Refine by brand carousel non-Google SERP features
From a recent article on Search Engine Land: "The impact is clear: More and more information resides on Google’s servers instead of on the web itself. Google “curates” the vast majority of content users see, so webmasters must rely on Google’s platform and less on their independently owned websites.”
The following figure is from Tidings, a digital marketing firm for local businesses.
Google controls 90 percent of total global internet searches which means that this distribution curve is largely indicative of how the Google algorithm prioritizes organic search results.
Focus on the User
Other local discovery players including Tripadvisor and Yelp have been vocal in protest against Google and how the company prioritizes Google ad properties, but also Google generated answers to non-fact based questions. The following videos come from website focusontheuser.eu, a sponsored coalition-driven content initiative set to educate consumers, policymakers, etc. on Google’s search practices.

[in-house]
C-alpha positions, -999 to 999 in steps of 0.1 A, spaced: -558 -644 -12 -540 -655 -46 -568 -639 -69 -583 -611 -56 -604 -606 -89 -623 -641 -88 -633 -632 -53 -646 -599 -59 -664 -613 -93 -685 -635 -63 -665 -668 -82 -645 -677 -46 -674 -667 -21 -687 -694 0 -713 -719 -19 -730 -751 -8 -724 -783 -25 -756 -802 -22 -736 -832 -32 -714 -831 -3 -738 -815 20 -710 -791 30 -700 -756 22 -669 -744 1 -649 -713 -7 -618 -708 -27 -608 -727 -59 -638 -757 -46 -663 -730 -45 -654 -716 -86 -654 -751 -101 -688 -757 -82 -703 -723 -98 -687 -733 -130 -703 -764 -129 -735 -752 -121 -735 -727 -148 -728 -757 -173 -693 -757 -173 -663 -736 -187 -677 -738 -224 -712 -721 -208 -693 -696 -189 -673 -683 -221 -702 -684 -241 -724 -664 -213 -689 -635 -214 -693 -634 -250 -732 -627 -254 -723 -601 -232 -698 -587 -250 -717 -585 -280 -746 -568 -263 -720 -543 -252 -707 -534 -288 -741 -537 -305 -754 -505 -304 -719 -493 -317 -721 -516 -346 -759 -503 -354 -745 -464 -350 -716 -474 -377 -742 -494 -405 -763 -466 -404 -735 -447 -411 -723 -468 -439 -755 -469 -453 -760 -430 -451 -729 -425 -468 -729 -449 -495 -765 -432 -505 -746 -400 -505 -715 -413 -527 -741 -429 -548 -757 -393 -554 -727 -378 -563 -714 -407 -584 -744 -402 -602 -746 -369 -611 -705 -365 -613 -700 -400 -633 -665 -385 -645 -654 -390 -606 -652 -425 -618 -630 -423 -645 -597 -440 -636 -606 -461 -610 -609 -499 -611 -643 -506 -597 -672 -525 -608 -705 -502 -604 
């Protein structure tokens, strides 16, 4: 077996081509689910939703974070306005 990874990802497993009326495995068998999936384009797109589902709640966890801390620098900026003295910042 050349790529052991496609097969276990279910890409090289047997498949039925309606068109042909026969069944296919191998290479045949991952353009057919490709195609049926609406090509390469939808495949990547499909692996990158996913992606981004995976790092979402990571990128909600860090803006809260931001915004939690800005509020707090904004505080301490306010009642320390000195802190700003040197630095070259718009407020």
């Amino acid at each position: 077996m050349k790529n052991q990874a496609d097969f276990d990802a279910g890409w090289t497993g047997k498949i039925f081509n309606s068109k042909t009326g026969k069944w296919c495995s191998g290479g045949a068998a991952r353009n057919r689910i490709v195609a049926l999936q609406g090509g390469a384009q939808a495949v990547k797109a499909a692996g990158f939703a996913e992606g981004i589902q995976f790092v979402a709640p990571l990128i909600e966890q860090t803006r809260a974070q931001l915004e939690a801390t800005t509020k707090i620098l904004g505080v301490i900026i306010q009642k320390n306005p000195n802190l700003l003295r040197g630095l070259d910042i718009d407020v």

The site claims that over one-third of Google desktop searches contain local intent, and that the positioning of Google local packs largely disregards the third-party ecosystem that has formed around local search. Google’s argument against these claims hinges on what is best for the user and how to get users the most relevant information in the fastest manner possible. Both sides have a point and both sides are ultimately trying to protect their businesses.
The third party ecosystem is fragmented across verticals and activities categories. Tripadvisor and other focus on tourism activities. Eventbrite owns the local events space. MINDBODY dominates gyms and fitness businesses. Google is addressing this fragmentation with RwG. Sixty-seven technology partners are currently integrated with or slated to be integrated with Reserve with Google:
Maps is becoming Google’s default travel app.
Google’s biggest advantage in the travel space is, arguably, its Maps application. Its user base is enormous. Google’s Hotel Finder is oriented around Maps and likewise Google Trips, another Google property that features various planning tools and local discovery options.
Google Maps has a key role for in-destination exploration through its search and door-to-door navigation features. Increasingly, Maps offers rich content about local businesses including customer reviews and occupancy. RwG features will become increasingly visible on Maps business properties.